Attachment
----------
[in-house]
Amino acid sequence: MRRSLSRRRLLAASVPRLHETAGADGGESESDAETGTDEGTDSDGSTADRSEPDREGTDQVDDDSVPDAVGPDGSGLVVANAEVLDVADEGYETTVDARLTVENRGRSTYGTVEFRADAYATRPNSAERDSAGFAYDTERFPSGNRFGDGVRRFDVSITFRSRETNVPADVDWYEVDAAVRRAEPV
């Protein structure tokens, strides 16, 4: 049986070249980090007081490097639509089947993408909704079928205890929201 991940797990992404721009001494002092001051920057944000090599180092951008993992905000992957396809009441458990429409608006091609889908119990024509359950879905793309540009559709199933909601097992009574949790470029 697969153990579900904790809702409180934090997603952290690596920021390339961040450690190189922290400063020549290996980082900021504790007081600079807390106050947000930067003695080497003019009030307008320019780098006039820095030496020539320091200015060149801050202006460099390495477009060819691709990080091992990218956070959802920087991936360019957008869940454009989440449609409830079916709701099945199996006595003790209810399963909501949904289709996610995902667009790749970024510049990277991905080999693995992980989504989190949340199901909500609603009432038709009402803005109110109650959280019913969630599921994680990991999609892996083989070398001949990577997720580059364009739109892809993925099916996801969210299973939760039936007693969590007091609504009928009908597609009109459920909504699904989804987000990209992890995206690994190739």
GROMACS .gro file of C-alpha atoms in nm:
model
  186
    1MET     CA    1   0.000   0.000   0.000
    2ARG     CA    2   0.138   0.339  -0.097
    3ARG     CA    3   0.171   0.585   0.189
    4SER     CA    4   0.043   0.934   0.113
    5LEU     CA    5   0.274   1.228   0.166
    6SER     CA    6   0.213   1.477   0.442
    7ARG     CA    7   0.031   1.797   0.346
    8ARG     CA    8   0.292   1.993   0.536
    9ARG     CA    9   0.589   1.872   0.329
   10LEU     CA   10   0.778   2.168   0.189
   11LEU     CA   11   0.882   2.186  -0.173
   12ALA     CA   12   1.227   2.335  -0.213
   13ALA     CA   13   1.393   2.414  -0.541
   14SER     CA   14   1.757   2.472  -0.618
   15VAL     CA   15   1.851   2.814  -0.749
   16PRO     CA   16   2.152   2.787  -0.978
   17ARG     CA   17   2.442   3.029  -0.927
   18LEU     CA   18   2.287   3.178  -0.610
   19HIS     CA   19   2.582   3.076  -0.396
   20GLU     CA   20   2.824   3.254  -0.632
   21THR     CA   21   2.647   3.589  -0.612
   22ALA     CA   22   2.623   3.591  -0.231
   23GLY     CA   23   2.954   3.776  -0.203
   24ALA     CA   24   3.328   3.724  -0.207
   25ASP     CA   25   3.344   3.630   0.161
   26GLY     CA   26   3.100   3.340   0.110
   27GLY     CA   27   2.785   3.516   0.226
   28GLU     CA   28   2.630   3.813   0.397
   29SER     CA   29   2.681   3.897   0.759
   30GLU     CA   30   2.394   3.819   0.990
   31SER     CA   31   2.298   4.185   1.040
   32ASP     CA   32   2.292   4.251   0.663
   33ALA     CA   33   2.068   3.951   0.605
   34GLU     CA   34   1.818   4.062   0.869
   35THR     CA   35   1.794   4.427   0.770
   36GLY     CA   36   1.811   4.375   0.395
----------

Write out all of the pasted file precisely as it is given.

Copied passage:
[in-house]
Amino acid sequence: MRRSLSRRRLLAASVPRLHETAGADGGESESDAETGTDEGTDSDGSTADRSEPDREGTDQVDDDSVPDAVGPDGSGLVVANAEVLDVADEGYETTVDARLTVENRGRSTYGTVEFRADAYATRPNSAERDSAGFAYDTERFPSGNRFGDGVRRFDVSITFRSRETNVPADVDWYEVDAAVRRAEPV
């Protein structure tokens, strides 16, 4: 049986070249980090007081490097639509089947993408909704079928205890929201 991940797990992404721009001494002092001051920057944000090599180092951008993992905000992957396809009441458990429409608006091609889908119990024509359950879905793309540009559709199933909601097992009574949790470029 697969153990579900904790809702409180934090997603952290690596920021390339961040450690190189922290400063020549290996980082900021504790007081600079807390106050947000930067003695080497003019009030307008320019780098006039820095030496020539320091200015060149801050202006460099390495477009060819691709990080091992990218956070959802920087991936360019957008869940454009989440449609409830079916709701099945199996006595003790209810399963909501949904289709996610995902667009790749970024510049990277991905080999693995992980989504989190949340199901909500609603009432038709009402803005109110109650959280019913969630599921994680990991999609892996083989070398001949990577997720580059364009739109892809993925099916996801969210299973939760039936007693969590007091609504009928009908597609009109459920909504699904989804987000990209992890995206690994190739």
GROMACS .gro file of C-alpha atoms in nm:
model
  186
    1MET     CA    1   0.000   0.000   0.000
    2ARG     CA    2   0.138   0.339  -0.097
    3ARG     CA    3   0.171   0.585   0.189
    4SER     CA    4   0.043   0.934   0.113
    5LEU     CA    5   0.274   1.228   0.166
    6SER     CA    6   0.213   1.477   0.442
    7ARG     CA    7   0.031   1.797   0.346
    8ARG     CA    8   0.292   1.993   0.536
    9ARG     CA    9   0.589   1.872   0.329
   10LEU     CA   10   0.778   2.168   0.189
   11LEU     CA   11   0.882   2.186  -0.173
   12ALA     CA   12   1.227   2.335  -0.213
   13ALA     CA   13   1.393   2.414  -0.541
   14SER     CA   14   1.757   2.472  -0.618
   15VAL     CA   15   1.851   2.814  -0.749
   16PRO     CA   16   2.152   2.787  -0.978
   17ARG     CA   17   2.442   3.029  -0.927
   18LEU     CA   18   2.287   3.178  -0.610
   19HIS     CA   19   2.582   3.076  -0.396
   20GLU     CA   20   2.824   3.254  -0.632
   21THR     CA   21   2.647   3.589  -0.612
   22ALA     CA   22   2.623   3.591  -0.231
   23GLY     CA   23   2.954   3.776  -0.203
   24ALA     CA   24   3.328   3.724  -0.207
   25ASP     CA   25   3.344   3.630   0.161
   26GLY     CA   26   3.100   3.340   0.110
   27GLY     CA   27   2.785   3.516   0.226
   28GLU     CA   28   2.630   3.813   0.397
   29SER     CA   29   2.681   3.897   0.759
   30GLU     CA   30   2.394   3.819   0.990
   31SER     CA   31   2.298   4.185   1.040
   32ASP     CA   32   2.292   4.251   0.663
   33ALA     CA   33   2.068   3.951   0.605
   34GLU     CA   34   1.818   4.062   0.869
   35THR     CA   35   1.794   4.427   0.770
   36GLY     CA   36   1.811   4.375   0.395